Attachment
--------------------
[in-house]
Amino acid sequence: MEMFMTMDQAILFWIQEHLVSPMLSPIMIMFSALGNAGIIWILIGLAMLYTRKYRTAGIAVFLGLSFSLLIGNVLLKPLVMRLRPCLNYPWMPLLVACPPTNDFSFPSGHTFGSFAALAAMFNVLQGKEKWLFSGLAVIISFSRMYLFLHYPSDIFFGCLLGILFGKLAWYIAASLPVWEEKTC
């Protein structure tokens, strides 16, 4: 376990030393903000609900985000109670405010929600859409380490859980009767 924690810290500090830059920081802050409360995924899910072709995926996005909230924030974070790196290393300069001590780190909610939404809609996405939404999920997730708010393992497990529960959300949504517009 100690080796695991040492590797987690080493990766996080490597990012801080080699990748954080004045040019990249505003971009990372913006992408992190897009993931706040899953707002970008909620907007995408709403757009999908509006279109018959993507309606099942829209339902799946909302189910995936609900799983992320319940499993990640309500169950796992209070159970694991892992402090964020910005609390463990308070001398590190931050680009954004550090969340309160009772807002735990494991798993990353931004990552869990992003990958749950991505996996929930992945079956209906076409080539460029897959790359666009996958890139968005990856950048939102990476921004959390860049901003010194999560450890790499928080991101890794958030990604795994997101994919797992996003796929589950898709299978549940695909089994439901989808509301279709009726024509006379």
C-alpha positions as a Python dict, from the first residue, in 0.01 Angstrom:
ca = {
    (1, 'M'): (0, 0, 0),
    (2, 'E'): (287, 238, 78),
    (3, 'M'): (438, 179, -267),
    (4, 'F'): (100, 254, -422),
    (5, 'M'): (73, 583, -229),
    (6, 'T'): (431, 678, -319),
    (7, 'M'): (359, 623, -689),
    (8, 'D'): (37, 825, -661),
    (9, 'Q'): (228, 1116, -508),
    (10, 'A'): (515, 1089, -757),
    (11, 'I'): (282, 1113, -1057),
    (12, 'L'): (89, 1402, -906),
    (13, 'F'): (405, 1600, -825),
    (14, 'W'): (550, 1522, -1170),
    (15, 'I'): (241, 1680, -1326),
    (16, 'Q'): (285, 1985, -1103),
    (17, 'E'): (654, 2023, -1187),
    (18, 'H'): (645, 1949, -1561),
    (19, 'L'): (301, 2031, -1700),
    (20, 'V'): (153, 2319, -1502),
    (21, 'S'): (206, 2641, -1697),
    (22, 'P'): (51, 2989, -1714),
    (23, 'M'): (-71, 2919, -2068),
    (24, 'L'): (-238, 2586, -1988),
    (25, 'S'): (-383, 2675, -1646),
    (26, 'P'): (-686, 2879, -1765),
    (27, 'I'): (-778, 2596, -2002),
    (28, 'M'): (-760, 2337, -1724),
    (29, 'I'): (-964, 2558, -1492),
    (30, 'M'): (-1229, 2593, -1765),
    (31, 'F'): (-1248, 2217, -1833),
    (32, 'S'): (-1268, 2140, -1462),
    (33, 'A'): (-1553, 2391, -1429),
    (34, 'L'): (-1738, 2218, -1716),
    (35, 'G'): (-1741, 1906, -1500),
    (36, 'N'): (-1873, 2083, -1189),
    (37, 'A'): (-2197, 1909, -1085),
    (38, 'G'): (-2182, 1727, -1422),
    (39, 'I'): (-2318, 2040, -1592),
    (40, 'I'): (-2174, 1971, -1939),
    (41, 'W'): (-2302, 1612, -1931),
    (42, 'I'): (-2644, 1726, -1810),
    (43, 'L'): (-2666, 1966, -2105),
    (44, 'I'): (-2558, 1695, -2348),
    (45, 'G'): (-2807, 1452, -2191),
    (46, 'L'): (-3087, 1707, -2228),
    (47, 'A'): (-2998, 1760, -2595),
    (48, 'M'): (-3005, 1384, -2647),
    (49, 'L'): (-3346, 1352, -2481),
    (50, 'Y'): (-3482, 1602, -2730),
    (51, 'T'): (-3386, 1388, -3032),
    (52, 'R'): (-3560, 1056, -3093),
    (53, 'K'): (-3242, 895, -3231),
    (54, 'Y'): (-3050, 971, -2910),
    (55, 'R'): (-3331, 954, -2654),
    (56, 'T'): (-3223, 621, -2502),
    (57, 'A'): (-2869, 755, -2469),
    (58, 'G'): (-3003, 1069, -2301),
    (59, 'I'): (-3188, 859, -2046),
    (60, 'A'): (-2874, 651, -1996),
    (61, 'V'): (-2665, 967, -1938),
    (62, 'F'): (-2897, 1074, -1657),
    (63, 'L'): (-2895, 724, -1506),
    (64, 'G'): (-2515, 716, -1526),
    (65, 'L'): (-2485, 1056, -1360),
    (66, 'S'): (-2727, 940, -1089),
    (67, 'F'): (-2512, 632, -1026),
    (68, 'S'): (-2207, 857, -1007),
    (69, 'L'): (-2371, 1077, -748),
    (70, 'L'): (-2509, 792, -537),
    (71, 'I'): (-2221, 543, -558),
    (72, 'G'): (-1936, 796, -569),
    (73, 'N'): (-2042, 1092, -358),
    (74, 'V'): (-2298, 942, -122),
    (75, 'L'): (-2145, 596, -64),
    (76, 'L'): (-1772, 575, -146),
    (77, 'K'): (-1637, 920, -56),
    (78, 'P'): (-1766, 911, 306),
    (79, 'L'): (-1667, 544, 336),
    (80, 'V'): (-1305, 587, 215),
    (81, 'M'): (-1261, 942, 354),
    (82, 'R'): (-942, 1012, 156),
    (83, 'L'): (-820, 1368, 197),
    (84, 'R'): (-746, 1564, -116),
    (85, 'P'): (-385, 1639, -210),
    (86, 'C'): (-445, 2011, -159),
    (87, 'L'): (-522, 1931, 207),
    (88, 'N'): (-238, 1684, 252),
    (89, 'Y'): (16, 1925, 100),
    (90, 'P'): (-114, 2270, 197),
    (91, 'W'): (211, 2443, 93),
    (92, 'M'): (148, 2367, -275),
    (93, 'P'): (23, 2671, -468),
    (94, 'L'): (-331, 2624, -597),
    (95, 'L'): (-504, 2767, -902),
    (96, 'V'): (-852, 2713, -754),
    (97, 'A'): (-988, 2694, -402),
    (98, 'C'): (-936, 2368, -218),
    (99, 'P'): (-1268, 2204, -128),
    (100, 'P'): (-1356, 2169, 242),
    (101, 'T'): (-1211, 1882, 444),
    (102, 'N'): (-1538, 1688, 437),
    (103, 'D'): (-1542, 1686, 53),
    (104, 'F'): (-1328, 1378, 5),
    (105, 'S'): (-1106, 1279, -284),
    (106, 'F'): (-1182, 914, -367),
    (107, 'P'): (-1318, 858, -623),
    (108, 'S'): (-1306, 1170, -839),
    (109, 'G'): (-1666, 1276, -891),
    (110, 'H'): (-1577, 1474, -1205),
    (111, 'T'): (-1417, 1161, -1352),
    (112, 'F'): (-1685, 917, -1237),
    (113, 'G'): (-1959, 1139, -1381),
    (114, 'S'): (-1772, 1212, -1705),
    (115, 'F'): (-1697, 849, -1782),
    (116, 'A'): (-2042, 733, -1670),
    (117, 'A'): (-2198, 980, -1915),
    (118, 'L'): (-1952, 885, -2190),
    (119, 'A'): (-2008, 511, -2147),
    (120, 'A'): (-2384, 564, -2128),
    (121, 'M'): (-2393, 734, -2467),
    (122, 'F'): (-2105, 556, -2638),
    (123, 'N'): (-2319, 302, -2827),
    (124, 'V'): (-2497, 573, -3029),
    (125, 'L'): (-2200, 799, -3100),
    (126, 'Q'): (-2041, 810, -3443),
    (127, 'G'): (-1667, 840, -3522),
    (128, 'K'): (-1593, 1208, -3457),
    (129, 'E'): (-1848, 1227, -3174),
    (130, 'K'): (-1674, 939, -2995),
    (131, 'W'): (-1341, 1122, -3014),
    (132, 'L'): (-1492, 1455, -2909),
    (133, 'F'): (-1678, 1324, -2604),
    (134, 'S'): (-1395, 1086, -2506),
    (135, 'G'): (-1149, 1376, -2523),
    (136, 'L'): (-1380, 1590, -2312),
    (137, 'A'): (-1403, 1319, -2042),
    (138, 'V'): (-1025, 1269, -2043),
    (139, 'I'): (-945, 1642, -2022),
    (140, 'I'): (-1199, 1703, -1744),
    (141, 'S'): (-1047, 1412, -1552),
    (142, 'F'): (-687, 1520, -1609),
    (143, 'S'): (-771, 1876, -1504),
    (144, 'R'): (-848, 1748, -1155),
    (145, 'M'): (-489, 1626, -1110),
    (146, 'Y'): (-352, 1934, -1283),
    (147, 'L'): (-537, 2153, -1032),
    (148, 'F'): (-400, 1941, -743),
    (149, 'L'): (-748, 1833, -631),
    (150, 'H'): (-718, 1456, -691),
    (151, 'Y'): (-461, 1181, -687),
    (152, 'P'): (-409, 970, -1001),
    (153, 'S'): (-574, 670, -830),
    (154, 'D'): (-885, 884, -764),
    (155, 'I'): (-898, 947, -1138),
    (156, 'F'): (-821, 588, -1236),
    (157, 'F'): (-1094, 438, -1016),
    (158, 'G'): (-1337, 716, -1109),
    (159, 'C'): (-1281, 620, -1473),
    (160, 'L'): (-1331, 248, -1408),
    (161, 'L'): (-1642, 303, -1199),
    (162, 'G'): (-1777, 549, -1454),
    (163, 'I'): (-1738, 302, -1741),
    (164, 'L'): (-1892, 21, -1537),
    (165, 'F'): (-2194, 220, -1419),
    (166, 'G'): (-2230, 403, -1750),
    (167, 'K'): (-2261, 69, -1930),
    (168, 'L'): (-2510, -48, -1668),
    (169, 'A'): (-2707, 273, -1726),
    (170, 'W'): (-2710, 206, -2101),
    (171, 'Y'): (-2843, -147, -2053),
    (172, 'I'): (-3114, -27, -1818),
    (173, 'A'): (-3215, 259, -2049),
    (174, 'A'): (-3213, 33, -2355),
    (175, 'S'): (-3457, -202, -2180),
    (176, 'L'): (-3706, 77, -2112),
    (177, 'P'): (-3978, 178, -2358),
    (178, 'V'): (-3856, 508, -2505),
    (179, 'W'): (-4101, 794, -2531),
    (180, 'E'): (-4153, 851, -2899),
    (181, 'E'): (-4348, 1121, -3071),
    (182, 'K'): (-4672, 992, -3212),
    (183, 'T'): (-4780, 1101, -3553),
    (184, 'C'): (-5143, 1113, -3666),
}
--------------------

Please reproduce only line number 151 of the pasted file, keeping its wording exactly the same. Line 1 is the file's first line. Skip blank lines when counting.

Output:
    (146, 'Y'): (-352, 1934, -1283),